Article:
Infant diet and subcutaneous fat mass in early childhood: The Generation R Study

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Abstract

Background/Objectives: Breastfeeding has a protective effect on childhood obesity, but the influences on body composition in early childhood are not known. The objective of this study is to assess whether the duration and exclusiveness of breastfeeding, and the timing of introduction of solid foods are associated with the subcutaneous fat mass in early childhood. Subjects/Methods: This study was embedded in a population-based prospective cohort study among 779 children. Peripheral (biceps, triceps) and central (suprailiacal and subscapular) subcutaneous fat mass was measured as skinfold thickness at the ages of 1.5, 6 and 24 months. Results: Breastfeeding duration was not associated with subcutaneous fat mass at the age of 1.5 months. Shorter breastfeeding was associated with higher peripheral and total subcutaneous fat mass at the age of 6 months (P-value for trend <0.05), but not at the age of 24 months. As compared to children who were exclusively breast fed for 4 months, those who were non-exclusively breast fed had a higher central fat mass at the age of 24 months (P-value for trend <0.01). Timing of introduction of so Conclusion: Our results suggest that a shorter duration and non-exclusive breastfeeding affect early body composition during the first 2 years of life. Follow-up studies at older ages are needed to explore the long-term consequences. European journal of Clinical Nutrition (2012) 66, 253-260; doi:10.1038/ejcn.2011.174; published online 12 October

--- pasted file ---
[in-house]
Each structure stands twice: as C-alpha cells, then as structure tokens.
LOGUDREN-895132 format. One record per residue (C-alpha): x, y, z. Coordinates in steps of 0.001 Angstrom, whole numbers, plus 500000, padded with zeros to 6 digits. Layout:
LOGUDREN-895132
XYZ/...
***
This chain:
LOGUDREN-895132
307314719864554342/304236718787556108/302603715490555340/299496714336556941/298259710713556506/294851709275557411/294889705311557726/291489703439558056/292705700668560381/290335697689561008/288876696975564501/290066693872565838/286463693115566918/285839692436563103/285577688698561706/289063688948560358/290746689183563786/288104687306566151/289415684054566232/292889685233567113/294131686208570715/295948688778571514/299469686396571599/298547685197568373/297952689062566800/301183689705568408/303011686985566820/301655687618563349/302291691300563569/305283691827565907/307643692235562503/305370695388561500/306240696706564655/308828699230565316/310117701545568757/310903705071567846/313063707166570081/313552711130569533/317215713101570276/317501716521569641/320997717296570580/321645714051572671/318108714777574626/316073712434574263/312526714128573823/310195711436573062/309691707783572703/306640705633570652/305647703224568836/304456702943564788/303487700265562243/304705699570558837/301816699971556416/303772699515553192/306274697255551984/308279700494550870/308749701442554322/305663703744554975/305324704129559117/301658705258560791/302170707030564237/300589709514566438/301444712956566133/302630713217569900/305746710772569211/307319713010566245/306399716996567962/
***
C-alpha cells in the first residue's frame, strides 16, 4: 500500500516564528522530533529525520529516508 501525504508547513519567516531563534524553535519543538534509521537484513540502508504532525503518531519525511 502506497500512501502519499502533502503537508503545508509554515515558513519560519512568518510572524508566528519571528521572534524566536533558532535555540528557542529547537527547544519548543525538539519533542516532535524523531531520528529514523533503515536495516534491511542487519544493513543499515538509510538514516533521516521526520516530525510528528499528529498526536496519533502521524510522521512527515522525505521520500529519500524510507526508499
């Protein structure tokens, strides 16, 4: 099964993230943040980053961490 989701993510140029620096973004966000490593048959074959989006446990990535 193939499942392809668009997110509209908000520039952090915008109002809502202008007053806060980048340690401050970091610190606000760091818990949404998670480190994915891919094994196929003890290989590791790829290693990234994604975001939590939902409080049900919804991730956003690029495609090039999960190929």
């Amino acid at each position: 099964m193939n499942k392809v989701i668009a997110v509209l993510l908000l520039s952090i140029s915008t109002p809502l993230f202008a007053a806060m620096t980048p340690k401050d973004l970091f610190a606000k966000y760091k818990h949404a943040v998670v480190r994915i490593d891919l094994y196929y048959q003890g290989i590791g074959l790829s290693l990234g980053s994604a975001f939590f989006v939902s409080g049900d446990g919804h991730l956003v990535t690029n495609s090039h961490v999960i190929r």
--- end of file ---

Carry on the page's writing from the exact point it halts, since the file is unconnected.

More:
Original languageUndefined/Unknown
Pages (from-to)253-260
Number of pages8
JournalEuropean Journal of Clinical Nutrition
Volume66
Issue number2
DOIs
Publication statusPublished - 2012

Bibliographical note

Incl. Code onderzoek: EMC MM-04-54-08-A

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